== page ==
Pride in the Baltics: Making History in Latvia
By Theo Salem-Mackall
“Be the change, make history, making history is hot!”
So went the cheeky catchphrase for 2015’s EuroPride celebration, held in Latvia’s capital city of Riga this month. Beginning in London in 1992, EuroPride is a pan-European festival celebrating lesbian, gay, bisexual, and transgender (LGBT) rights and identity. Latvia is the first former Soviet state to host the annual event. Spanning seven days, EuroPride culminates in a Mardi Gras-style pride parade, live music, and an AIDS memorial vigil. Some 5,000 people attended this year’s festivities.
EuroPride’s message is particularly profound in Riga. Like in many former Soviet states, Latvian LGBT people face legal discrimination and active persecution. In the lead-up to Riga’s EuroPride, fears ran high in the international LGBT community regarding threats of violent counter-protest. Latvia’s 2005 pride parade was marred by homophobic violence, and many feared a repeat.
Progress has been gradual over the past ten years, and resistance to LGBT inclusion remains. Last December Latvian President Andris Berzins said, “Homosexuality should not be advertised and imposed,” and several months ago, a Latvian organization called the “Anti-Globalists” used a loophole in municipal regulations in a failed attempt to obstruct EuroPride’s organizers, MOZAIKA, from using certain public spaces.
A group of counter-protesters did made an appearance at the end of the week-long event, carrying homophobic slogans and even burning a rainbow flag within sight of the parade. The group, however, never exceeded 30 attendees—and a heavy police presence protected marchers from any violence. Authorities arrested three members of the counter-protest under charges of “acts of disturbance against the public order” for throwing eggs at EuroPride participants.
The EuroPride celebration in Riga was a roaring success. Revelers danced through the central streets, waved rainbow flags, and made loud calls for greater acceptance of LGBT people in the Baltic states. Openly gay country singer Steve Grand proved a big hit with festival goers. He marched in the parade with U.S. Embassy staff and performed twice throughout the day. Other prominent attendees included Sharon Hudson-Dean, Charge d’Affaires at the U.S. Embassy in Riga, and Stuart Milk, activist and nephew of famed LGBT politician Harvey Milk.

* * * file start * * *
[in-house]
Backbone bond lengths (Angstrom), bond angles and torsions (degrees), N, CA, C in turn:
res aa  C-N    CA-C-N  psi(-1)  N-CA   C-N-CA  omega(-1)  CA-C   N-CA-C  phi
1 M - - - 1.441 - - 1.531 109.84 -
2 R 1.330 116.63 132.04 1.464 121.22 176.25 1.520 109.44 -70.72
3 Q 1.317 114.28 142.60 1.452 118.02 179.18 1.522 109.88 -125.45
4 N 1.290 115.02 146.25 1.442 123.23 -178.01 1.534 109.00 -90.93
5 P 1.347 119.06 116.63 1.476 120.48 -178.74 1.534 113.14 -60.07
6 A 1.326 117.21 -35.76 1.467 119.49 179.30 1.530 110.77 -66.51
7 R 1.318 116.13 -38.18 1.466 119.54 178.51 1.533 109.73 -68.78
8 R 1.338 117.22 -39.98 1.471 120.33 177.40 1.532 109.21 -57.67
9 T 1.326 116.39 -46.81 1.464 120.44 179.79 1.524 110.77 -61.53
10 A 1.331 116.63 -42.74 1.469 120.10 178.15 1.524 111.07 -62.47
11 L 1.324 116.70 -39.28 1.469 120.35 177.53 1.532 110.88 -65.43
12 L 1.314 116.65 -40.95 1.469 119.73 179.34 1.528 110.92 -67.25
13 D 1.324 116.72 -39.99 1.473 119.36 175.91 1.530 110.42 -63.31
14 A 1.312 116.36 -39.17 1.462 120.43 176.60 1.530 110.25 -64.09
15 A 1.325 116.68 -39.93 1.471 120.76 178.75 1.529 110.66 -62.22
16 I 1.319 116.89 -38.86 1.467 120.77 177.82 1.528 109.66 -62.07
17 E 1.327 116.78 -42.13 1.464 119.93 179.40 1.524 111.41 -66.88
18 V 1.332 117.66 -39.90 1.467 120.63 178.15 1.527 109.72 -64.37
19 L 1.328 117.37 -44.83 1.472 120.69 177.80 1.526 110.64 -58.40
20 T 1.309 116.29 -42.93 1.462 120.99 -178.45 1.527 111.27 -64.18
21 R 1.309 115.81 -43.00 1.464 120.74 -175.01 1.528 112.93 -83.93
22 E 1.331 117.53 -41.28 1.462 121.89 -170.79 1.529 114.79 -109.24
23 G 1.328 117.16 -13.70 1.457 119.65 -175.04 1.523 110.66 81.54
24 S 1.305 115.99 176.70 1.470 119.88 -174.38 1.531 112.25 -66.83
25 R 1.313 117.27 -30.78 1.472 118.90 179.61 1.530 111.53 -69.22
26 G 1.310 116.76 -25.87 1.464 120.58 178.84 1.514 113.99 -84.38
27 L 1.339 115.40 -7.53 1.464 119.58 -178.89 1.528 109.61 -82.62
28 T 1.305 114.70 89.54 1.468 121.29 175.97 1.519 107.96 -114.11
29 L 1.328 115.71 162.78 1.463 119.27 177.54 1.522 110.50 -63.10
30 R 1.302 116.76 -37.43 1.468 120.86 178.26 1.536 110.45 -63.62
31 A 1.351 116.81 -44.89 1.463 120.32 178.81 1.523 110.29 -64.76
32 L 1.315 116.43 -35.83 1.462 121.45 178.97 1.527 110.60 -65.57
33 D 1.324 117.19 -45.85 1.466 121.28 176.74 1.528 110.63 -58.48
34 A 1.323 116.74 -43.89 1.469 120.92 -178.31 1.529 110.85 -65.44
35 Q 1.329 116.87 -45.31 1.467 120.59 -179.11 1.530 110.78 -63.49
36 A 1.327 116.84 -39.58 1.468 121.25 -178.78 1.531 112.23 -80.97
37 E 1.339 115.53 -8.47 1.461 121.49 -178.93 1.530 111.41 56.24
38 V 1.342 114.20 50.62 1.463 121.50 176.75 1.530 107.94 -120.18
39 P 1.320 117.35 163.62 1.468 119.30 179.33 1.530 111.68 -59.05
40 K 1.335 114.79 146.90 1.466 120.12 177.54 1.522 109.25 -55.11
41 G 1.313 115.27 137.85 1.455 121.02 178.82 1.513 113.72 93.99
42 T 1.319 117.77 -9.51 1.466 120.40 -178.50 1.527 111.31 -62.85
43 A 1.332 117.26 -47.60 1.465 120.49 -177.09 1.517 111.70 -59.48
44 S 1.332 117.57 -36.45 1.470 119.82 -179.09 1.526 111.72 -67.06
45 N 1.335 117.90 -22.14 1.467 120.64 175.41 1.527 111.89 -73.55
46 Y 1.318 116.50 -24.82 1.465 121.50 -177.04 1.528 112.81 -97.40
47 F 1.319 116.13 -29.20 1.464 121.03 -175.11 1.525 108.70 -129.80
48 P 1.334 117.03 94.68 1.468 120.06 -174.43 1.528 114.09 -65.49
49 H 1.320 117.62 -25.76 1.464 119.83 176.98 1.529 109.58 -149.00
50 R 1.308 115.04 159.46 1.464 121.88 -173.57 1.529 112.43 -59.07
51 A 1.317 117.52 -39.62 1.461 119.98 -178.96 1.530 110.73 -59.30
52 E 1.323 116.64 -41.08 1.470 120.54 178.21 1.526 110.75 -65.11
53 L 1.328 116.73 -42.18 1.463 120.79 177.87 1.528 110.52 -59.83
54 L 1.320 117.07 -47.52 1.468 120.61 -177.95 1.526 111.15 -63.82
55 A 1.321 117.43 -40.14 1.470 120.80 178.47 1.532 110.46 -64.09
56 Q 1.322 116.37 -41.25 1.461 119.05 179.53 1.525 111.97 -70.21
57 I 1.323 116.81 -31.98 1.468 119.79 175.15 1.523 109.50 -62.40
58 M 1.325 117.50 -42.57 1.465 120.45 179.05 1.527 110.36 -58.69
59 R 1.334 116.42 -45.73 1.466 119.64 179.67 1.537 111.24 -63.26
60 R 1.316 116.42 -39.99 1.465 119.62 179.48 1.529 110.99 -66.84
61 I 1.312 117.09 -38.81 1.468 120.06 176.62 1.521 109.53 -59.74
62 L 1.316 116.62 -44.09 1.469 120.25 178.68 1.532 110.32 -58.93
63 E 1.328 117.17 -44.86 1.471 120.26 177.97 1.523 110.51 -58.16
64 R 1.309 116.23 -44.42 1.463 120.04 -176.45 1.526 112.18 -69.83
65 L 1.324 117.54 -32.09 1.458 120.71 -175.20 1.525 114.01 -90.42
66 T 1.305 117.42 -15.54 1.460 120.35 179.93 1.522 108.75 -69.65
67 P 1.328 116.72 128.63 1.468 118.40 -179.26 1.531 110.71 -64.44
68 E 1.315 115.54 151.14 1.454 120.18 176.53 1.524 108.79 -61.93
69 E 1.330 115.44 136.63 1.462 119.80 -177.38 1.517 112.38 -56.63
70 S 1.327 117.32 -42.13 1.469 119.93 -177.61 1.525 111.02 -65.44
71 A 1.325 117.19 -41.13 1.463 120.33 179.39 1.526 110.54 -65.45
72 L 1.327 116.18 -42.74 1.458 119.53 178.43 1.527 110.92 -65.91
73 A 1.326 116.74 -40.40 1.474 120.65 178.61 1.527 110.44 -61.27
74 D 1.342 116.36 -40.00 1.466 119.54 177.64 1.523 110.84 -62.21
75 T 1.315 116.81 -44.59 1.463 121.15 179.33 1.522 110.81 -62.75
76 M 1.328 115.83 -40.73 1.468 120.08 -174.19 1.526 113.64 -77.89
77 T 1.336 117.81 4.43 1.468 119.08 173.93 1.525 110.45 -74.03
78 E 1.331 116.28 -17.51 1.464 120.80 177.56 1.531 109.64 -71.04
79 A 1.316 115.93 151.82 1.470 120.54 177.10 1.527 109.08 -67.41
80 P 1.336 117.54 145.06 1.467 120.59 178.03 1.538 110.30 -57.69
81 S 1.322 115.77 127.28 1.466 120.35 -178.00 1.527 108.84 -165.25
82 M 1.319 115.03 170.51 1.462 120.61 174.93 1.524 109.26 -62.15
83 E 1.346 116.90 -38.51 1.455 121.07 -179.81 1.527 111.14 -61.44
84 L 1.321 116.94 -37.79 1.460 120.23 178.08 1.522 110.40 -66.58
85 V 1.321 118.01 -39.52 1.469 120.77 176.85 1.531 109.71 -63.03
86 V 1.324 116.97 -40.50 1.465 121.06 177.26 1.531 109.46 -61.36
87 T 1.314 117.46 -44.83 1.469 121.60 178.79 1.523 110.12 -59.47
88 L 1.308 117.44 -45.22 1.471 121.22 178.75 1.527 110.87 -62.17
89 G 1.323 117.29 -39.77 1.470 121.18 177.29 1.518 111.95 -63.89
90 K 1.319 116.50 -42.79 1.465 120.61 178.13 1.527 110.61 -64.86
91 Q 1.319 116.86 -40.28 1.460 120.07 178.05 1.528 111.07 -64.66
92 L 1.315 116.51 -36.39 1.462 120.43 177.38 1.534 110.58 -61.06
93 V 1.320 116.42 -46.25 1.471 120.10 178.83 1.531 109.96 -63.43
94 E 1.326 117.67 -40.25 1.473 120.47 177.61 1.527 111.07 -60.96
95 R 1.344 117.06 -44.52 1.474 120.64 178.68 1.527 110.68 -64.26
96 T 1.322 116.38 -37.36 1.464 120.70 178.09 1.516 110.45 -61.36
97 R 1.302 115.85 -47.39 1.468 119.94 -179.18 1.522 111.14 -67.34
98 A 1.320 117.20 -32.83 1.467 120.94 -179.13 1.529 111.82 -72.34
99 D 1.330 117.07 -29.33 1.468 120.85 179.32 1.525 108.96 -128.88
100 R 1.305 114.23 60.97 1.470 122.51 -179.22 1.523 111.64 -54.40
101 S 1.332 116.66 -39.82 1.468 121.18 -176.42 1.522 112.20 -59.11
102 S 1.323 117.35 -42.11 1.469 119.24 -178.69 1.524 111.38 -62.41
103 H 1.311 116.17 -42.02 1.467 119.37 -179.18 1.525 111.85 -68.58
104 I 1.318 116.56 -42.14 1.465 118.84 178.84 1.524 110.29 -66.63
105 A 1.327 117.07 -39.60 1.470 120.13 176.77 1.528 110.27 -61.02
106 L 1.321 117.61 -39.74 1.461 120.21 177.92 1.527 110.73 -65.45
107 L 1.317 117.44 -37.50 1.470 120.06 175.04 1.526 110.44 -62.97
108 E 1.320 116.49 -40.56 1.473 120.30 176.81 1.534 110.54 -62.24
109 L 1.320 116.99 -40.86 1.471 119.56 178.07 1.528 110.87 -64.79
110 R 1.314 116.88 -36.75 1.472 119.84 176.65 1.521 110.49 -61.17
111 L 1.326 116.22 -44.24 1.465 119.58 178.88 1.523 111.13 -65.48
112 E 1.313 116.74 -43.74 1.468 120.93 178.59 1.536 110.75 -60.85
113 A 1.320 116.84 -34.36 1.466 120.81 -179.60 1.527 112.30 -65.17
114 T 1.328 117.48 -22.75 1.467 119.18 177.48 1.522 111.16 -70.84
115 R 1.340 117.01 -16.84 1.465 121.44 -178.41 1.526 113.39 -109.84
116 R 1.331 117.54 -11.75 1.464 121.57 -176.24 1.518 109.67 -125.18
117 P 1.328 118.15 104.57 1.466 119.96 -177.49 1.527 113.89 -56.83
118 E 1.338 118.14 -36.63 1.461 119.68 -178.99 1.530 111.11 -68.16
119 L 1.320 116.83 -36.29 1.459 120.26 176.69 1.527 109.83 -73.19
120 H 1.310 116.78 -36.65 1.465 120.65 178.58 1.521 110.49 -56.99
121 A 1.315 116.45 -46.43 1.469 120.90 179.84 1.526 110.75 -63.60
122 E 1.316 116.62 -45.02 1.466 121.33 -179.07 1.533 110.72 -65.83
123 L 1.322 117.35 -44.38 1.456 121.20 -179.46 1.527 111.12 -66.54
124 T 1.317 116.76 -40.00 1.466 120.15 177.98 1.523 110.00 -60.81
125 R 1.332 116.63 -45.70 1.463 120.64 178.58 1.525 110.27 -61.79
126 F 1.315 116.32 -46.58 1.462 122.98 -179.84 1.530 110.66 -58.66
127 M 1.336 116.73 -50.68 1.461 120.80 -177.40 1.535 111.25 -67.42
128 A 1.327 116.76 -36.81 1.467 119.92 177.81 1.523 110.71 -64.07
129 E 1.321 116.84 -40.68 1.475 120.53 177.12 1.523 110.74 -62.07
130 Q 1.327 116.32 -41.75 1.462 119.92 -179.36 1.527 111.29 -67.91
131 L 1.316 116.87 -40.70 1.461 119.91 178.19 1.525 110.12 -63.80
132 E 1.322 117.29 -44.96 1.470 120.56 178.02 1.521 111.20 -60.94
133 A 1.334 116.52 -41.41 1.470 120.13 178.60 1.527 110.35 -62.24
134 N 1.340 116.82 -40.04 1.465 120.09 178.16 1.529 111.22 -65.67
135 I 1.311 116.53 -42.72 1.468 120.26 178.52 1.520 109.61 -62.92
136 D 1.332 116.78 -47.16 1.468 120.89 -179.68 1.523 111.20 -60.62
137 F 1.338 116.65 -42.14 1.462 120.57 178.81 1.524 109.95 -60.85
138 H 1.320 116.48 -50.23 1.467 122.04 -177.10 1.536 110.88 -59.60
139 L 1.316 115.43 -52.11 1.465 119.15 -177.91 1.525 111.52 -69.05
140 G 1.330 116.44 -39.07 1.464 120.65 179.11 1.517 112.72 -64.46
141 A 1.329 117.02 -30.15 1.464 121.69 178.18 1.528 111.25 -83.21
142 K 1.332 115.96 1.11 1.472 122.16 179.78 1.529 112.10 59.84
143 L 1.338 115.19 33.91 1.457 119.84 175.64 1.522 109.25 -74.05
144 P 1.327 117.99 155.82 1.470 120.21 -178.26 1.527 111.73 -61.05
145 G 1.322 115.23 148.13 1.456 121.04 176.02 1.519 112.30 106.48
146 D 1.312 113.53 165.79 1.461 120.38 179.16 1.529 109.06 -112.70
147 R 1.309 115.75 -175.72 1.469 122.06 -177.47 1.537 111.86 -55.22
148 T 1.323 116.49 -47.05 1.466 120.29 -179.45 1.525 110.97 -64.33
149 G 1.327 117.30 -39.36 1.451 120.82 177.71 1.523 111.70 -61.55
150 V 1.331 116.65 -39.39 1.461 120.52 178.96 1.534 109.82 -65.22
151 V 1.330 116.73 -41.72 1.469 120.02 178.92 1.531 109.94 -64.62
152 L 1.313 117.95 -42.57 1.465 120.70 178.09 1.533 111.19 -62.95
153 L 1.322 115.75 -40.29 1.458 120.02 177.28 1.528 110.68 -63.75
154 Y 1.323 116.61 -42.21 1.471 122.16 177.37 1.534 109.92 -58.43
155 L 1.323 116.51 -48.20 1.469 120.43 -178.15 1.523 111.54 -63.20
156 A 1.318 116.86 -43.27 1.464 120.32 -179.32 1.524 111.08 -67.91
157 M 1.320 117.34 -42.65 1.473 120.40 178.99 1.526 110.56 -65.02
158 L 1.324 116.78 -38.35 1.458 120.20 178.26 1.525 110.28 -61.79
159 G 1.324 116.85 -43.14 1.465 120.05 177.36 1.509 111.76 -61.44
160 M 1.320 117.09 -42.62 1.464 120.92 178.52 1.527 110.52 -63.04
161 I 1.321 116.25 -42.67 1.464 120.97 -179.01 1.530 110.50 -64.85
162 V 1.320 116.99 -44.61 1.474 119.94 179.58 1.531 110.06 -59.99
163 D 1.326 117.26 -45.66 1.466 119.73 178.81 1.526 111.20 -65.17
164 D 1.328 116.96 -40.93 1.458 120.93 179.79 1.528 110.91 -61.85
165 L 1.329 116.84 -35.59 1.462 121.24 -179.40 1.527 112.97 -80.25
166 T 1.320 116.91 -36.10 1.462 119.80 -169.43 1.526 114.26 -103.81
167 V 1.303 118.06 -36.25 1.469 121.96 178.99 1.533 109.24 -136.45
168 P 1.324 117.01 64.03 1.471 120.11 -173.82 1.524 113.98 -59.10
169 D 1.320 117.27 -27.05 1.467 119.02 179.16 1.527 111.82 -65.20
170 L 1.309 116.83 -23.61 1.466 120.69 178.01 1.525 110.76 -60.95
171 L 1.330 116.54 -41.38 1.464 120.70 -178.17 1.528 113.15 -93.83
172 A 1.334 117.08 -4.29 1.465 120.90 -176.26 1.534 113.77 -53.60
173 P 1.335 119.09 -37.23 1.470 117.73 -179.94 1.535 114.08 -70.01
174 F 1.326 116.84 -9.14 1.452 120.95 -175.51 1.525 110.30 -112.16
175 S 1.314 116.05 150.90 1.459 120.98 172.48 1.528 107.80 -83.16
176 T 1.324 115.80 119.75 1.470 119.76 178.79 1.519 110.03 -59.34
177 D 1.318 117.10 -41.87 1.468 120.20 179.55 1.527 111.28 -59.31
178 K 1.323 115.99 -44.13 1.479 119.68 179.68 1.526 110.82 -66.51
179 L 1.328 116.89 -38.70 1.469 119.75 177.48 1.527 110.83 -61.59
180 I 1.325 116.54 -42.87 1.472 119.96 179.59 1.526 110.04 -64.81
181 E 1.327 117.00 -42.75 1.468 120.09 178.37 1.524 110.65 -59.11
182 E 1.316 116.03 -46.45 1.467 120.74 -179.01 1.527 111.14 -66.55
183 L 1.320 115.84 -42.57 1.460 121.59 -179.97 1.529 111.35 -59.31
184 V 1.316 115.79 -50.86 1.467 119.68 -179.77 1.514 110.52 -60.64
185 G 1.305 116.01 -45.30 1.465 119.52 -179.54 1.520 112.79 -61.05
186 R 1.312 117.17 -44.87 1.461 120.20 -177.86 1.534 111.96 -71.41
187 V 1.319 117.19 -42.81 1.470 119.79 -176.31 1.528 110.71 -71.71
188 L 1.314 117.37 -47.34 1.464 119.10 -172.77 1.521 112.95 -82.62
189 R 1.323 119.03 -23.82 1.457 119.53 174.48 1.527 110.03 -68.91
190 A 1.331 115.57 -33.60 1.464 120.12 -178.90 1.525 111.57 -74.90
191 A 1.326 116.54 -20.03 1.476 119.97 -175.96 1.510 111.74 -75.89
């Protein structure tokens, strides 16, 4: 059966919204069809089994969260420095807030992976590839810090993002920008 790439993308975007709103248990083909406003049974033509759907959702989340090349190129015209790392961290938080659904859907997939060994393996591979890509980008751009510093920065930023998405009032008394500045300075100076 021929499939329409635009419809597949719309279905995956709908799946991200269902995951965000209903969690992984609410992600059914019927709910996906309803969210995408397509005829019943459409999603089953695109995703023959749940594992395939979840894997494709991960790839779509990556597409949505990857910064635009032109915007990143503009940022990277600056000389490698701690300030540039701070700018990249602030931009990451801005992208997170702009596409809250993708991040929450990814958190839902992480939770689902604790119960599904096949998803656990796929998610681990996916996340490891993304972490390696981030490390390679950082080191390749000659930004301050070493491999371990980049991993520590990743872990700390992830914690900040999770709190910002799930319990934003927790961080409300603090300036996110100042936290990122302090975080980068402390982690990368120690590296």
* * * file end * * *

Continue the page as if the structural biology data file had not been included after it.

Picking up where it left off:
Even though EuroPride was successful, the specter of homophobia endures, revealing the need for continued engagement and activism in Latvia. In November 2013, anti-LGBT groups collected signatures for a referendum proposing gay propaganda laws similar Russia’s, an effort that ultimately failed. Legal bars against same-sex marriage and adoption remain, and Latvian LGBT people continue to face bias-motivated violence.
Riga’s celebration of EuroPride also shows significant progress both in Latvia and throughout the Baltics. Members of the LGBT community can now serve in the Latvian military, foreign minister Edgars Rinkevics publicly came out as gay, and an employment non-discrimination amendment in the Latvian Labour Law added in 2006 includes sexual orientation as a protected category.
Mr. Milk said to GayStar News, “[EuroPride] was very inspiring. This is not only EuroPride but it’s also the Baltic Pride. I went to Baltic Pride two years ago [in Vilnius, Lithuania] which was the only other march, as last year in Tallinn, Estonia they didn’t have one. It’s almost night and day, the progress that’s been made.”
Human Rights First’s Shawn Gaylord presented at EuroPride’s accompanying Freedom Conference, speaking on the history of freedom of speech and the LGBT movement in the United States. To learn more about the lead-up to Riga’s EuroPride, check out our profile of Kaspars Zalitis, board member of MOZAIKA and Co-Chair of EuroPride in Riga.